Jaw-jaw is better than war-war. The relationship between the West and Russia is too weak to sustain a serious diplomatic conversation about Belarus. There is too little trust, and the respective interests too strenuously clash. Russian leaders and Western leaders also speak two irreconcilably different languages when it comes to international affairs. Their mutual incomprehension is deep. That said, where any consultation on Belarus is possible, it should be pursued. In Ukraine, the diplomatic efforts of Russia, the European Union, and the United States, which were thrown into disarray when Yanukovich ran for his life in February 2014, were too little too late. They were undone as much by rapid-fire circumstances as by anything else. Were this situation to repeat itself over Belarus, the stakes would be higher. Minsk is 115 miles from Vilnius, with Kaliningrad, a province of Russia, tucked behind Poland and Lithuania. Russia, Belarus, and two NATO member states all occupy a small and potentially combustible quadrant of territory. France and Germany were right to push for talks with the Kremlin after the Putin-Biden summit in Geneva, though they did so in a way that backfired. Not talking achieves nothing, even if talking may yield only most modest gains in understanding and cooperation, and, as far as Lukashenko’s rule is concerned, the clock is certainly ticking.
Lesson Number Four
The long game. The West has done something remarkable in Belarus. Without even trying, it has made a remarkable display of its soft power. In the face of terrible oppression, hundreds of thousands of Belarusians have challenged Lukashenko’s tyranny. Their courage and vision derive, in part, from what has been accomplished in the neighboring Baltic states, which were once as Soviet as Belarus was. Freedom of both speech and assembly are European goods that many in Belarus would like to see imported, no less than the rule of law and Western prosperity. It may take decades for this to come to pass, if Belarus ever becomes a democracy. For it to come to pass, the United States and the European Union should invest more in people than in transformative outcomes which it cannot deliver. Policies that make it easier for Belarusians to travel and study in the European Union should be encouraged. Gradual changes in political sensibility, whereby the habits of political liberty are internalized, should be advanced. Tempting as it is to build a wall around Lukashenko’s regime, and to consign it to being Europe’s North Korea, Western policy should really do the opposite. Build a wall around Lukashenko himself. Yet, open Belarus, however one can, to the political currents that have already and unexpectedly been changing it.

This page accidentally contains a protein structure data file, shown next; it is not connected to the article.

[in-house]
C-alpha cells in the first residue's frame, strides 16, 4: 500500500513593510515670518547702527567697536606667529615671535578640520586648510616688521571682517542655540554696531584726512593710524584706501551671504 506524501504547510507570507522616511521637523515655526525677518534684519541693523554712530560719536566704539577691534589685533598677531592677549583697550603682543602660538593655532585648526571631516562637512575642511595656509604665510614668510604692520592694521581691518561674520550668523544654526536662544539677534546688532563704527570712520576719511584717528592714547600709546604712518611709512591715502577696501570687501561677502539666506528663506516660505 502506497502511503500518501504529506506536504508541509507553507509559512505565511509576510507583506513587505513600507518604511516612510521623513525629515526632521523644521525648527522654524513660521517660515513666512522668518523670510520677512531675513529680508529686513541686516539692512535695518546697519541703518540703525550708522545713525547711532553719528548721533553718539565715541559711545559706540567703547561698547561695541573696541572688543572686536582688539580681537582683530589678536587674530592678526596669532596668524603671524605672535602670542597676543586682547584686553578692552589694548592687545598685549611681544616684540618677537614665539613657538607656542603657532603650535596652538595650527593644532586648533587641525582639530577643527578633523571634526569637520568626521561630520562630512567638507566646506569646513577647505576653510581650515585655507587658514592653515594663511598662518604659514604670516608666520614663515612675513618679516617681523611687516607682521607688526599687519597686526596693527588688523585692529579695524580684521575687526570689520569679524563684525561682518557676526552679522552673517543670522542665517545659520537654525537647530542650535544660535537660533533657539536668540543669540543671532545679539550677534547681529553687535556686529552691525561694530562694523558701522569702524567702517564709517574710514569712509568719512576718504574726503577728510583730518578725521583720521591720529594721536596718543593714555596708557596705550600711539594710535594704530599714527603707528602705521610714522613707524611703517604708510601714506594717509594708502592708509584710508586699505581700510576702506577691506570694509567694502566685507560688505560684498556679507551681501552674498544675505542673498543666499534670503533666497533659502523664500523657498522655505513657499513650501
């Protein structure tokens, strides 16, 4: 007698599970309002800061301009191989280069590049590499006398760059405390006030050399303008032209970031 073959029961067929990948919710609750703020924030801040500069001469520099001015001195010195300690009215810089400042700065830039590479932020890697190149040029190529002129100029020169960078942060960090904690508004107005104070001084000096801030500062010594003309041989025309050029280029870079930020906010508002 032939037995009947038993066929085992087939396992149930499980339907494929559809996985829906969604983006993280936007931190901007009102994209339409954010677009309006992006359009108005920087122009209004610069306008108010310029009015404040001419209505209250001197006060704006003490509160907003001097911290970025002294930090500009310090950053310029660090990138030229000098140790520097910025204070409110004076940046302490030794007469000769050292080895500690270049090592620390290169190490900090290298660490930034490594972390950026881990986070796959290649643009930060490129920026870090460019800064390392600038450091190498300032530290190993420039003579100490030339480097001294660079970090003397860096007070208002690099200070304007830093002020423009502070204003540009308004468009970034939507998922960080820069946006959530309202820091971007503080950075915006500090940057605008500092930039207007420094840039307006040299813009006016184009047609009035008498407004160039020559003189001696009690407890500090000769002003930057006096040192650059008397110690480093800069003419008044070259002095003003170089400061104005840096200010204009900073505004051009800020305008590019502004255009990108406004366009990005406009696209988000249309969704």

Foreign policy thinking rests on history and, often enough, on pithy phrases extracted from the historical record. With China, we worry about falling into the Thucydides trap, retracing the fears and suspicions that drew Athens and Sparta into a terrible war. With Europe, cautionary remembrance circles around 1914 and the continent’s sleepwalking into war, or around 1939 and the risks of appeasement. With Russia, the analogies are usually derived from the Cold War, stemming from containment or détente or the annus mirabilis of 1989. With Belarus, the past to be remembered and studied is right before our eyes. Call it the Ukraine trap. No tale of inevitable victory is etched into Western Ukraine policy from 2014 to the present. The worst-case scenarios have been avoided in Ukraine not because Russia has been coerced into backing down but because of the unspoken moderation of Western policy. Limitless rhetoric has been backed up by limited actions, in an instance more of strategic luck than of strategic patience. In Belarus, the worst-case scenarios should be avoided. It is hard to know whether the West’s core interests in Belarus involve the degree of Russian military influence (actual and possible) or the security of neighboring NATO member states. That will have to be worked out over time, and Russia’s military influence in Belarus is, at any rate, intertwined with NATO’s security. Whatever the immediate security dilemmas, and however they evolve, they should not stand in the way of a decades-long project of discrediting authoritarian rule in Eastern Europe and of journeying toward a regional order based not on repression and violence but on the consent of the governed. The ultimate power of the West in Belarus — as formidable as it is subtle and gradual — happens to be the power of its example.